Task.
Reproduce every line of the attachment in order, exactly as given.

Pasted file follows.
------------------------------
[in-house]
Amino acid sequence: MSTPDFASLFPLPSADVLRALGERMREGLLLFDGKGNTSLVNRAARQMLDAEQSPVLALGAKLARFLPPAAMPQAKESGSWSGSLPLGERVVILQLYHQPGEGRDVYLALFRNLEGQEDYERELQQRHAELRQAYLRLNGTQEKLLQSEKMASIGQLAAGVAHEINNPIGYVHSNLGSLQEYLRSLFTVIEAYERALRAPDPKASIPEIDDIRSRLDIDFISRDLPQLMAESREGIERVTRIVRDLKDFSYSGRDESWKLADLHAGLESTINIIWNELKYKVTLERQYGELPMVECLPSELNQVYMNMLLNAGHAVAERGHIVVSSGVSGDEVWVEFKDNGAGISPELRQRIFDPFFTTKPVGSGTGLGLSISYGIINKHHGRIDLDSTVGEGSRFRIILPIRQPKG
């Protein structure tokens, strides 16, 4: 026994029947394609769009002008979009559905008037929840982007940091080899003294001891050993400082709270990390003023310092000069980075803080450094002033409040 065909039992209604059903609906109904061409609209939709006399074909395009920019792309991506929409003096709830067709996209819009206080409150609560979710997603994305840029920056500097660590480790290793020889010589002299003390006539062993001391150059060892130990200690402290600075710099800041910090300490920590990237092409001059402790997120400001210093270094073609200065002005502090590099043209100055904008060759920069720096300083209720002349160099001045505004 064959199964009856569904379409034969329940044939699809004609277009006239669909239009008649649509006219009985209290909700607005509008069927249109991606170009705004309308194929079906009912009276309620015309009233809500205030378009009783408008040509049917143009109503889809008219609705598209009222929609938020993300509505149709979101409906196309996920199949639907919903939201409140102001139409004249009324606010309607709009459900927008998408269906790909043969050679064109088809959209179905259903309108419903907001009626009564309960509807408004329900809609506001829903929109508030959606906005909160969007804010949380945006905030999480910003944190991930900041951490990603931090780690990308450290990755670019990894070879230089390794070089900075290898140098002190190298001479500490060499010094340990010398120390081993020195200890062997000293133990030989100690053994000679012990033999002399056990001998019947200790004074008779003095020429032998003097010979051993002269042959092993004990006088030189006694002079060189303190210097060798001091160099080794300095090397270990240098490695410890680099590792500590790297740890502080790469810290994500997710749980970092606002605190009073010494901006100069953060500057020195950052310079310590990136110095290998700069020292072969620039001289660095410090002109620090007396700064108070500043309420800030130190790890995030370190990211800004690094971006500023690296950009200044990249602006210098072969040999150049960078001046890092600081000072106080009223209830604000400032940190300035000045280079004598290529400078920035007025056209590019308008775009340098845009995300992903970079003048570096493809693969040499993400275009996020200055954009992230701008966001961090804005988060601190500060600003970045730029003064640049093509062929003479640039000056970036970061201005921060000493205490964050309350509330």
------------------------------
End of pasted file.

[in-house]
Amino acid sequence: MSTPDFASLFPLPSADVLRALGERMREGLLLFDGKGNTSLVNRAARQMLDAEQSPVLALGAKLARFLPPAAMPQAKESGSWSGSLPLGERVVILQLYHQPGEGRDVYLALFRNLEGQEDYERELQQRHAELRQAYLRLNGTQEKLLQSEKMASIGQLAAGVAHEINNPIGYVHSNLGSLQEYLRSLFTVIEAYERALRAPDPKASIPEIDDIRSRLDIDFISRDLPQLMAESREGIERVTRIVRDLKDFSYSGRDESWKLADLHAGLESTINIIWNELKYKVTLERQYGELPMVECLPSELNQVYMNMLLNAGHAVAERGHIVVSSGVSGDEVWVEFKDNGAGISPELRQRIFDPFFTTKPVGSGTGLGLSISYGIINKHHGRIDLDSTVGEGSRFRIILPIRQPKG
């Protein structure tokens, strides 16, 4: 026994029947394609769009002008979009559905008037929840982007940091080899003294001891050993400082709270990390003023310092000069980075803080450094002033409040 065909039992209604059903609906109904061409609209939709006399074909395009920019792309991506929409003096709830067709996209819009206080409150609560979710997603994305840029920056500097660590480790290793020889010589002299003390006539062993001391150059060892130990200690402290600075710099800041910090300490920590990237092409001059402790997120400001210093270094073609200065002005502090590099043209100055904008060759920069720096300083209720002349160099001045505004 064959199964009856569904379409034969329940044939699809004609277009006239669909239009008649649509006219009985209290909700607005509008069927249109991606170009705004309308194929079906009912009276309620015309009233809500205030378009009783408008040509049917143009109503889809008219609705598209009222929609938020993300509505149709979101409906196309996920199949639907919903939201409140102001139409004249009324606010309607709009459900927008998408269906790909043969050679064109088809959209179905259903309108419903907001009626009564309960509807408004329900809609506001829903929109508030959606906005909160969007804010949380945006905030999480910003944190991930900041951490990603931090780690990308450290990755670019990894070879230089390794070089900075290898140098002190190298001479500490060499010094340990010398120390081993020195200890062997000293133990030989100690053994000679012990033999002399056990001998019947200790004074008779003095020429032998003097010979051993002269042959092993004990006088030189006694002079060189303190210097060798001091160099080794300095090397270990240098490695410890680099590792500590790297740890502080790469810290994500997710749980970092606002605190009073010494901006100069953060500057020195950052310079310590990136110095290998700069020292072969620039001289660095410090002109620090007396700064108070500043309420800030130190790890995030370190990211800004690094971006500023690296950009200044990249602006210098072969040999150049960078001046890092600081000072106080009223209830604000400032940190300035000045280079004598290529400078920035007025056209590019308008775009340098845009995300992903970079003048570096493809693969040499993400275009996020200055954009992230701008966001961090804005988060601190500060600003970045730029003064640049093509062929003479640039000056970036970061201005921060000493205490964050309350509330």